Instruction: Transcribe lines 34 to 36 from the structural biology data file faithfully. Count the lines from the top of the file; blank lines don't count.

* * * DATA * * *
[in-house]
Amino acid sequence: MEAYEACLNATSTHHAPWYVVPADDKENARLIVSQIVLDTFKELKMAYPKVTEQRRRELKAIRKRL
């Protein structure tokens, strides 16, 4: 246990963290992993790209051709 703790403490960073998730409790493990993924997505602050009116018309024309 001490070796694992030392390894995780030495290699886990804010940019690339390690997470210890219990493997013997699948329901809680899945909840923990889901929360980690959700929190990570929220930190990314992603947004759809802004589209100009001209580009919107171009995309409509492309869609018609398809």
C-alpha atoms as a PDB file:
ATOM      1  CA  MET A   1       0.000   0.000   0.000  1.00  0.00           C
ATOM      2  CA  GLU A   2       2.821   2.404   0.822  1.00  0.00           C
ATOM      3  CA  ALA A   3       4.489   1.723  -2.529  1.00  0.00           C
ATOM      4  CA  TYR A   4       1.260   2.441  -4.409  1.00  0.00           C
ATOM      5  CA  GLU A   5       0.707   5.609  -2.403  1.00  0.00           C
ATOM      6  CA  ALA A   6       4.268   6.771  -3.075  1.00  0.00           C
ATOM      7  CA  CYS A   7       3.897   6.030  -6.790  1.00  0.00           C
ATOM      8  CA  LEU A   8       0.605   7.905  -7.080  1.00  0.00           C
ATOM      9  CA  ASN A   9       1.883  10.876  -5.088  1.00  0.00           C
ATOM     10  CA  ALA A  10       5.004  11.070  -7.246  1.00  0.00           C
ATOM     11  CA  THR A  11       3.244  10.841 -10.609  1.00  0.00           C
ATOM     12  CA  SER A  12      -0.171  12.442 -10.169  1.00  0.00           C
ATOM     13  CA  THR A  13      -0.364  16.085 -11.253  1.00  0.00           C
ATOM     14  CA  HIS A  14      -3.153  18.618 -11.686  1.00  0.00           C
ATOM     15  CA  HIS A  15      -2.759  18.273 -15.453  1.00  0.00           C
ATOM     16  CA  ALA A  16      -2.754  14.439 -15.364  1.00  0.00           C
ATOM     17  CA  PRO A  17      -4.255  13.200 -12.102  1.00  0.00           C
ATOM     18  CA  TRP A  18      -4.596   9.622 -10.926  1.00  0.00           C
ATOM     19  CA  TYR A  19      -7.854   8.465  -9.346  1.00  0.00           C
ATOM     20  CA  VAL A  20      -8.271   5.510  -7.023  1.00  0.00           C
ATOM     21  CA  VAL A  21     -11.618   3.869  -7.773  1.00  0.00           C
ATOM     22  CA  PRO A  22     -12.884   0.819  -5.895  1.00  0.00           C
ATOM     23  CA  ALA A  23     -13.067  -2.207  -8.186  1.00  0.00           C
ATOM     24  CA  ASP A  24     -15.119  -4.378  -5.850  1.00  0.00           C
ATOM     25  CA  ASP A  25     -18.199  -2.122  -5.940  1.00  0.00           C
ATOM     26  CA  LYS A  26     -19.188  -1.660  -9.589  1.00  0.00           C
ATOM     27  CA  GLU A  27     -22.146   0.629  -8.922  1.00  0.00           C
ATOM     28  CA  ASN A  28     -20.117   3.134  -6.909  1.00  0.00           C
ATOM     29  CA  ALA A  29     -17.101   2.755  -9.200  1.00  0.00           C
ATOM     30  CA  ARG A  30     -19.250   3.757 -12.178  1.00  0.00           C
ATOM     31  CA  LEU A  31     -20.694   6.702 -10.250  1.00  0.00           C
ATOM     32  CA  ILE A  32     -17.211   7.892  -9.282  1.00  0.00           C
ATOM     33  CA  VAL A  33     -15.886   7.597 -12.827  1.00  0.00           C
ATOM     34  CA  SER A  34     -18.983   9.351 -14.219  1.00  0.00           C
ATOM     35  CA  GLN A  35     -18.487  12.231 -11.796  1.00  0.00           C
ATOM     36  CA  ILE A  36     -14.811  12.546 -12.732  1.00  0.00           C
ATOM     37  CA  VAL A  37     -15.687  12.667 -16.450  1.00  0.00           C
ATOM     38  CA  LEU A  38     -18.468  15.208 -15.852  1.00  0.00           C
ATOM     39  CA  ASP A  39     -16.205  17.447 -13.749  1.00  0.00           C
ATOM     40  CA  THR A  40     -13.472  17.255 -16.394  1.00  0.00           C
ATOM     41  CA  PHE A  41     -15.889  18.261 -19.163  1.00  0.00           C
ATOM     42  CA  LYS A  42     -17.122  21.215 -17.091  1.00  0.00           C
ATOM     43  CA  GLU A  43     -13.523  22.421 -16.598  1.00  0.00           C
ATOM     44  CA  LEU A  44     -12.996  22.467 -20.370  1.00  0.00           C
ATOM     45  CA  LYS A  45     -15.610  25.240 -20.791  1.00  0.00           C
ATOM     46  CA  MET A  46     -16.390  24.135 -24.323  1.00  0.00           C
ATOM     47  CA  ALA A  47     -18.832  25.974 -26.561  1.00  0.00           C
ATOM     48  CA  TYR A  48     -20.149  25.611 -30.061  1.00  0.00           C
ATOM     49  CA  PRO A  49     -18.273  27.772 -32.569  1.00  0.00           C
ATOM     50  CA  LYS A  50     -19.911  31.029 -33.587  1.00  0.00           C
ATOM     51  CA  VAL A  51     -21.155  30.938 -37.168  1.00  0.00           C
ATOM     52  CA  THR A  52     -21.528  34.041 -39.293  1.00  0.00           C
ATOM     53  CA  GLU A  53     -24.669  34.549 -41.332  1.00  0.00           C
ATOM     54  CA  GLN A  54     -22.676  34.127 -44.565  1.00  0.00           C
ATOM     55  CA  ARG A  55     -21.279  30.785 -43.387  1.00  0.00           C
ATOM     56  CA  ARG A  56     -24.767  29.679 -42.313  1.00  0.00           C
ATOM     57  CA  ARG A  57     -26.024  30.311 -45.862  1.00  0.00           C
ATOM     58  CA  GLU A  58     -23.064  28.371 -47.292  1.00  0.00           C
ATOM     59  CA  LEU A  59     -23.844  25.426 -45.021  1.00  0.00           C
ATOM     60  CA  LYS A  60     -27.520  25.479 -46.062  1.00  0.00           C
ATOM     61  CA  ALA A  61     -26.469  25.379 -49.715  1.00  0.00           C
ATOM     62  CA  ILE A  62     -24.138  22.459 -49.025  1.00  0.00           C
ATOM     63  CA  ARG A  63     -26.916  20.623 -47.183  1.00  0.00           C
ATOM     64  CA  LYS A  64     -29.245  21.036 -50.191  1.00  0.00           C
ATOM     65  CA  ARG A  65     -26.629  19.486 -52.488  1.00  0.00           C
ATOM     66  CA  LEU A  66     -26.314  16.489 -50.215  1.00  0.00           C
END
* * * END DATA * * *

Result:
ATOM     30  CA  ARG A  30     -19.250   3.757 -12.178  1.00  0.00           C
ATOM     31  CA  LEU A  31     -20.694   6.702 -10.250  1.00  0.00           C
ATOM     32  CA  ILE A  32     -17.211   7.892  -9.282  1.00  0.00           C